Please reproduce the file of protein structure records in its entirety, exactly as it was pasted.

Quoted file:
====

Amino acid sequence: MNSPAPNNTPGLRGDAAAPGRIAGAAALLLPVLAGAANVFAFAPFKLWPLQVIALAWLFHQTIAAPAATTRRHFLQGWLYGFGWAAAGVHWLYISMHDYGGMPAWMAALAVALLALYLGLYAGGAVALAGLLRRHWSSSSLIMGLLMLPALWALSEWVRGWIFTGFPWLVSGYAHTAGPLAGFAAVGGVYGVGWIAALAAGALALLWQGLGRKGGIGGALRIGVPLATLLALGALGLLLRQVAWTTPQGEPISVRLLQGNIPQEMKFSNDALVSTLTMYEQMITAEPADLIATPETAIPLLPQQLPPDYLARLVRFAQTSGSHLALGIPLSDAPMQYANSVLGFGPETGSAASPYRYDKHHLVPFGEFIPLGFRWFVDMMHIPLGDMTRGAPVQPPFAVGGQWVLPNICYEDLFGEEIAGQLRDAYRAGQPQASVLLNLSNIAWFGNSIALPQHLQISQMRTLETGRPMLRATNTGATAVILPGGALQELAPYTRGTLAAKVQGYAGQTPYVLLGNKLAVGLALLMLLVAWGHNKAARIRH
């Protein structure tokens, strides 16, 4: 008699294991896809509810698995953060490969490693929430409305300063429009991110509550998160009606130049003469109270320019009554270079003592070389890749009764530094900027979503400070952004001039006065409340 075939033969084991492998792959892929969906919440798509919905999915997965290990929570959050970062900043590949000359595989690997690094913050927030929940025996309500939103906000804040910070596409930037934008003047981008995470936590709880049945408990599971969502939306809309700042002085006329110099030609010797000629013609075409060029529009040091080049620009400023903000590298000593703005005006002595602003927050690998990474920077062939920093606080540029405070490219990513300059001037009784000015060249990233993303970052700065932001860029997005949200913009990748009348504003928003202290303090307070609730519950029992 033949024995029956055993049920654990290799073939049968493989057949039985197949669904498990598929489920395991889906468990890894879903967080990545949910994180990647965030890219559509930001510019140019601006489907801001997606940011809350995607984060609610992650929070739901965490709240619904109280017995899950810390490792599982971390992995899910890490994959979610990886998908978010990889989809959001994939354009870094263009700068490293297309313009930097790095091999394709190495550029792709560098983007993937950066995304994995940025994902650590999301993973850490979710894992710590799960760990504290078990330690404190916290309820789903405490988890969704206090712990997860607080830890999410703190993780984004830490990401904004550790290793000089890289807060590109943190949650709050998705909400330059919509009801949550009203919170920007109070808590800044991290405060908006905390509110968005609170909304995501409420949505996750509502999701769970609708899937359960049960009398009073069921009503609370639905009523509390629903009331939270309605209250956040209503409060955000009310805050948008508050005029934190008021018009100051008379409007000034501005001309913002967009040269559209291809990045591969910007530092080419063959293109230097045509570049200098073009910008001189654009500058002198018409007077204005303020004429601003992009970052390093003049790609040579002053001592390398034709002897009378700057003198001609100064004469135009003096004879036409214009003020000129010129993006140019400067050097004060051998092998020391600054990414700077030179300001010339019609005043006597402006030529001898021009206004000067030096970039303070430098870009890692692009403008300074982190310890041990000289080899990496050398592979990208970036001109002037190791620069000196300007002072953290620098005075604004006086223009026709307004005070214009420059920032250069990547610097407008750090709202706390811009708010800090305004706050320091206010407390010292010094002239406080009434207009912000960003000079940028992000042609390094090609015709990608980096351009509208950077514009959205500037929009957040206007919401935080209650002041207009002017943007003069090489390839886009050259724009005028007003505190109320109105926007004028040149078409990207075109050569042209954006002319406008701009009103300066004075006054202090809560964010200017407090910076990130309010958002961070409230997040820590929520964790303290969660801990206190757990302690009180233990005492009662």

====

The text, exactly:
Amino acid sequence: MNSPAPNNTPGLRGDAAAPGRIAGAAALLLPVLAGAANVFAFAPFKLWPLQVIALAWLFHQTIAAPAATTRRHFLQGWLYGFGWAAAGVHWLYISMHDYGGMPAWMAALAVALLALYLGLYAGGAVALAGLLRRHWSSSSLIMGLLMLPALWALSEWVRGWIFTGFPWLVSGYAHTAGPLAGFAAVGGVYGVGWIAALAAGALALLWQGLGRKGGIGGALRIGVPLATLLALGALGLLLRQVAWTTPQGEPISVRLLQGNIPQEMKFSNDALVSTLTMYEQMITAEPADLIATPETAIPLLPQQLPPDYLARLVRFAQTSGSHLALGIPLSDAPMQYANSVLGFGPETGSAASPYRYDKHHLVPFGEFIPLGFRWFVDMMHIPLGDMTRGAPVQPPFAVGGQWVLPNICYEDLFGEEIAGQLRDAYRAGQPQASVLLNLSNIAWFGNSIALPQHLQISQMRTLETGRPMLRATNTGATAVILPGGALQELAPYTRGTLAAKVQGYAGQTPYVLLGNKLAVGLALLMLLVAWGHNKAARIRH
């Protein structure tokens, strides 16, 4: 008699294991896809509810698995953060490969490693929430409305300063429009991110509550998160009606130049003469109270320019009554270079003592070389890749009764530094900027979503400070952004001039006065409340 075939033969084991492998792959892929969906919440798509919905999915997965290990929570959050970062900043590949000359595989690997690094913050927030929940025996309500939103906000804040910070596409930037934008003047981008995470936590709880049945408990599971969502939306809309700042002085006329110099030609010797000629013609075409060029529009040091080049620009400023903000590298000593703005005006002595602003927050690998990474920077062939920093606080540029405070490219990513300059001037009784000015060249990233993303970052700065932001860029997005949200913009990748009348504003928003202290303090307070609730519950029992 033949024995029956055993049920654990290799073939049968493989057949039985197949669904498990598929489920395991889906468990890894879903967080990545949910994180990647965030890219559509930001510019140019601006489907801001997606940011809350995607984060609610992650929070739901965490709240619904109280017995899950810390490792599982971390992995899910890490994959979610990886998908978010990889989809959001994939354009870094263009700068490293297309313009930097790095091999394709190495550029792709560098983007993937950066995304994995940025994902650590999301993973850490979710894992710590799960760990504290078990330690404190916290309820789903405490988890969704206090712990997860607080830890999410703190993780984004830490990401904004550790290793000089890289807060590109943190949650709050998705909400330059919509009801949550009203919170920007109070808590800044991290405060908006905390509110968005609170909304995501409420949505996750509502999701769970609708899937359960049960009398009073069921009503609370639905009523509390629903009331939270309605209250956040209503409060955000009310805050948008508050005029934190008021018009100051008379409007000034501005001309913002967009040269559209291809990045591969910007530092080419063959293109230097045509570049200098073009910008001189654009500058002198018409007077204005303020004429601003992009970052390093003049790609040579002053001592390398034709002897009378700057003198001609100064004469135009003096004879036409214009003020000129010129993006140019400067050097004060051998092998020391600054990414700077030179300001010339019609005043006597402006030529001898021009206004000067030096970039303070430098870009890692692009403008300074982190310890041990000289080899990496050398592979990208970036001109002037190791620069000196300007002072953290620098005075604004006086223009026709307004005070214009420059920032250069990547610097407008750090709202706390811009708010800090305004706050320091206010407390010292010094002239406080009434207009912000960003000079940028992000042609390094090609015709990608980096351009509208950077514009959205500037929009957040206007919401935080209650002041207009002017943007003069090489390839886009050259724009005028007003505190109320109105926007004028040149078409990207075109050569042209954006002319406008701009009103300066004075006054202090809560964010200017407090910076990130309010958002961070409230997040820590929520964790303290969660801990206190757990302690009180233990005492009662």